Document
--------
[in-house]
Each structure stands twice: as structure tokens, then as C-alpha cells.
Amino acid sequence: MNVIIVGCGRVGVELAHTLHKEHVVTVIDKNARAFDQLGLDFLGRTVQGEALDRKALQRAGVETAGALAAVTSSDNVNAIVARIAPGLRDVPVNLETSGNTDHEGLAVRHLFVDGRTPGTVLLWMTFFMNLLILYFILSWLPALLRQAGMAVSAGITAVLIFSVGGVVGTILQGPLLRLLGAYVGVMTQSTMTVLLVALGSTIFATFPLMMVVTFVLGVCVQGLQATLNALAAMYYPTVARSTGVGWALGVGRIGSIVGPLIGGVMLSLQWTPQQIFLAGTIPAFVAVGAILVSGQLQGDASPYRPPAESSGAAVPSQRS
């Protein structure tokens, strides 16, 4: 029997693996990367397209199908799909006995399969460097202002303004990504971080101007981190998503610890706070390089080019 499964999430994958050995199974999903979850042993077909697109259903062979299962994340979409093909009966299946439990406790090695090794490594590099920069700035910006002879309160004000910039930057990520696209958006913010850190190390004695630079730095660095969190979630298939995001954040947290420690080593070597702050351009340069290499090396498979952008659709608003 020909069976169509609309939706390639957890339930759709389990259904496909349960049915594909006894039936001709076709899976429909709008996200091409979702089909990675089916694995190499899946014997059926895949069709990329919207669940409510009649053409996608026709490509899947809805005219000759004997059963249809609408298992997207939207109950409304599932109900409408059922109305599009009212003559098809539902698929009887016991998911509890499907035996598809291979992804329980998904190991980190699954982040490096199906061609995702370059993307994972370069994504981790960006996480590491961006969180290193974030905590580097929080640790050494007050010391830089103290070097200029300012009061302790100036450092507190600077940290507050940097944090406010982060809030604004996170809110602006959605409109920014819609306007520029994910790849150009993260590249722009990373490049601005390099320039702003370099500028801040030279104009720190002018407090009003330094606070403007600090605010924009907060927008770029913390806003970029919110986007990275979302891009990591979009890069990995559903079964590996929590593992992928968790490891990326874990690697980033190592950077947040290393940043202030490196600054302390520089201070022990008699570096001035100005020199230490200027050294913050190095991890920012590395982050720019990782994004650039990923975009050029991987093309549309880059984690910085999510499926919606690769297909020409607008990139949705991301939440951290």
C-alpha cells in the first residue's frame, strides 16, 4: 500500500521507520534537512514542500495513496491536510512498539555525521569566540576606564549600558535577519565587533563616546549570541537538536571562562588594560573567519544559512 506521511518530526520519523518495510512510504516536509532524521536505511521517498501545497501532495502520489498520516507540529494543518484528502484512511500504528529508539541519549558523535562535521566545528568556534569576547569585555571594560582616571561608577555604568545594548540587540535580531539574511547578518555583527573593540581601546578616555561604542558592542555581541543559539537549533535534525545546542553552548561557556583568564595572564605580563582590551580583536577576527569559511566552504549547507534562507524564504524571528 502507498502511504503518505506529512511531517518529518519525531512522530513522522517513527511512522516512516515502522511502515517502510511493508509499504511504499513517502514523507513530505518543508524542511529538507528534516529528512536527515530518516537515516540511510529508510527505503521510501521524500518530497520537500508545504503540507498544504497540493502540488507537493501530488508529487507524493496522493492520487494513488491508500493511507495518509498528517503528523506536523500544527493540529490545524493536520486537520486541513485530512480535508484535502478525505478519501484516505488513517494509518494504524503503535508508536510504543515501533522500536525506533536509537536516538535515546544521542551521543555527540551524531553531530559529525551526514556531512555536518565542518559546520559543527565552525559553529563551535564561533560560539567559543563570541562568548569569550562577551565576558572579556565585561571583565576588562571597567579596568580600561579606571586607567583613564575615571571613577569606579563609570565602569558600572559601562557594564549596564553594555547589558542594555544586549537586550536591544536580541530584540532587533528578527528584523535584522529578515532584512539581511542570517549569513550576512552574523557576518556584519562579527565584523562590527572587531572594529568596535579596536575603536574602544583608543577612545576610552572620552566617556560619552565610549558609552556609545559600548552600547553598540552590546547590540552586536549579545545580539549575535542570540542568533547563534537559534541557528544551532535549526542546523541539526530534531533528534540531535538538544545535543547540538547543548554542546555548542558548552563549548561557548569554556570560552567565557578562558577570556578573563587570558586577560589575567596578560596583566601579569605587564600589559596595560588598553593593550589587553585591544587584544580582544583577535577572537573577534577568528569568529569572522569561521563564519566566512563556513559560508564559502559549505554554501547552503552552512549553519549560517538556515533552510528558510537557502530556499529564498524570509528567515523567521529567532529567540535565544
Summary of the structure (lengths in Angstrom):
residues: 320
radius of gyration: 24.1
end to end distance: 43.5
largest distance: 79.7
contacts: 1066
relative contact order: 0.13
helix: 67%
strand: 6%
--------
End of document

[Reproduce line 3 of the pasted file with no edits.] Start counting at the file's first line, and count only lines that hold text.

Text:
Amino acid sequence: MNVIIVGCGRVGVELAHTLHKEHVVTVIDKNARAFDQLGLDFLGRTVQGEALDRKALQRAGVETAGALAAVTSSDNVNAIVARIAPGLRDVPVNLETSGNTDHEGLAVRHLFVDGRTPGTVLLWMTFFMNLLILYFILSWLPALLRQAGMAVSAGITAVLIFSVGGVVGTILQGPLLRLLGAYVGVMTQSTMTVLLVALGSTIFATFPLMMVVTFVLGVCVQGLQATLNALAAMYYPTVARSTGVGWALGVGRIGSIVGPLIGGVMLSLQWTPQQIFLAGTIPAFVAVGAILVSGQLQGDASPYRPPAESSGAAVPSQRS